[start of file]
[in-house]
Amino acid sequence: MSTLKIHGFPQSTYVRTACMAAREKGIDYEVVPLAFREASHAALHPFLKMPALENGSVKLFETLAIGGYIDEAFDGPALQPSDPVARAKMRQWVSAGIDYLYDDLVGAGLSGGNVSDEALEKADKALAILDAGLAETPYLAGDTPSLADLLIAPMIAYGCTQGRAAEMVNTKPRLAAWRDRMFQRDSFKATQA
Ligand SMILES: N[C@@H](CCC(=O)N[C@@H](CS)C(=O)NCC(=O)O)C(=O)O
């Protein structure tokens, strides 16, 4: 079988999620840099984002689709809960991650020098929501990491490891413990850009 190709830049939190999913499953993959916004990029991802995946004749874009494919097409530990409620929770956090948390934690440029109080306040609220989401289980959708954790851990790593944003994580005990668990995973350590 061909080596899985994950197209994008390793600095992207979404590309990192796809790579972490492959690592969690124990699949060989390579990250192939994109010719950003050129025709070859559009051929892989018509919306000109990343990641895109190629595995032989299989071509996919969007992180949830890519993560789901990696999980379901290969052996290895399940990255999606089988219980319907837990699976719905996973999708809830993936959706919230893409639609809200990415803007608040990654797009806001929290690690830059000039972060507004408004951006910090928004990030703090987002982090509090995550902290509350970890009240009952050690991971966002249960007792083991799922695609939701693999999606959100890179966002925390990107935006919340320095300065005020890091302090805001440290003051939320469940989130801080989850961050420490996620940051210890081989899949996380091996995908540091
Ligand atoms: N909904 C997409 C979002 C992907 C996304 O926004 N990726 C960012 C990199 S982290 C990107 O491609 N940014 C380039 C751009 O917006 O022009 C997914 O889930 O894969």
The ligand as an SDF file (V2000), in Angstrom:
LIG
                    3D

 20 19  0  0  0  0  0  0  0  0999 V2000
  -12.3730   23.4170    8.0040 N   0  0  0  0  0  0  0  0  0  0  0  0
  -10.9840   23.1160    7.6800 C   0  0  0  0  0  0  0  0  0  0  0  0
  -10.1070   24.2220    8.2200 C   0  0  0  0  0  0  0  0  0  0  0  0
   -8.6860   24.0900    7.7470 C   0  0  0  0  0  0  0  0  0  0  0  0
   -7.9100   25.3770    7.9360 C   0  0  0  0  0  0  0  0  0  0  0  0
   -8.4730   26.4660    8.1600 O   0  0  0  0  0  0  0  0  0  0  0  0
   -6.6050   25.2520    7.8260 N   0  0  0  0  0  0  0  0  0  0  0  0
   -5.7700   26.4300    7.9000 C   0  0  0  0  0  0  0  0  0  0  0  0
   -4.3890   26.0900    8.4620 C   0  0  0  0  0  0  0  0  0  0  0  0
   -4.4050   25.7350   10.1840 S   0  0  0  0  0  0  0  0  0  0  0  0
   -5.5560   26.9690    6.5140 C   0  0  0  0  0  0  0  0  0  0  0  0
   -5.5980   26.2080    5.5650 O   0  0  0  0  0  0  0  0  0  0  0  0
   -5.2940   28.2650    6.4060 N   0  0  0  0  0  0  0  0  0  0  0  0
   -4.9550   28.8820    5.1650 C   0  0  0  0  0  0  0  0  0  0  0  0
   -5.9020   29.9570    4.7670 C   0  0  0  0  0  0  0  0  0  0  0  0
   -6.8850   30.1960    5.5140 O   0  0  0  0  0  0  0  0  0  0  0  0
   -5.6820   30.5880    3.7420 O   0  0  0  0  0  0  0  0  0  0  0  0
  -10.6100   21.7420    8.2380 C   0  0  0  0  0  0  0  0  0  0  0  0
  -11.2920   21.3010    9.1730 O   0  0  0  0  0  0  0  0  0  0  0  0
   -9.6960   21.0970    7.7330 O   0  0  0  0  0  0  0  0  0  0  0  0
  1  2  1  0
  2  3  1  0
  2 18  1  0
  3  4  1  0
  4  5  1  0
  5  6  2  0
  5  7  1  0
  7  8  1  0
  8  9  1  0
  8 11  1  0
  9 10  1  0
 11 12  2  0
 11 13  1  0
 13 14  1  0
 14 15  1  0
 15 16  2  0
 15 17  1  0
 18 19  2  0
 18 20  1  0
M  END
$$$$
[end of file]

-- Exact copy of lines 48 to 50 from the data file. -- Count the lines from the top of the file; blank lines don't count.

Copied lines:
 18 20  1  0
M  END
$$$$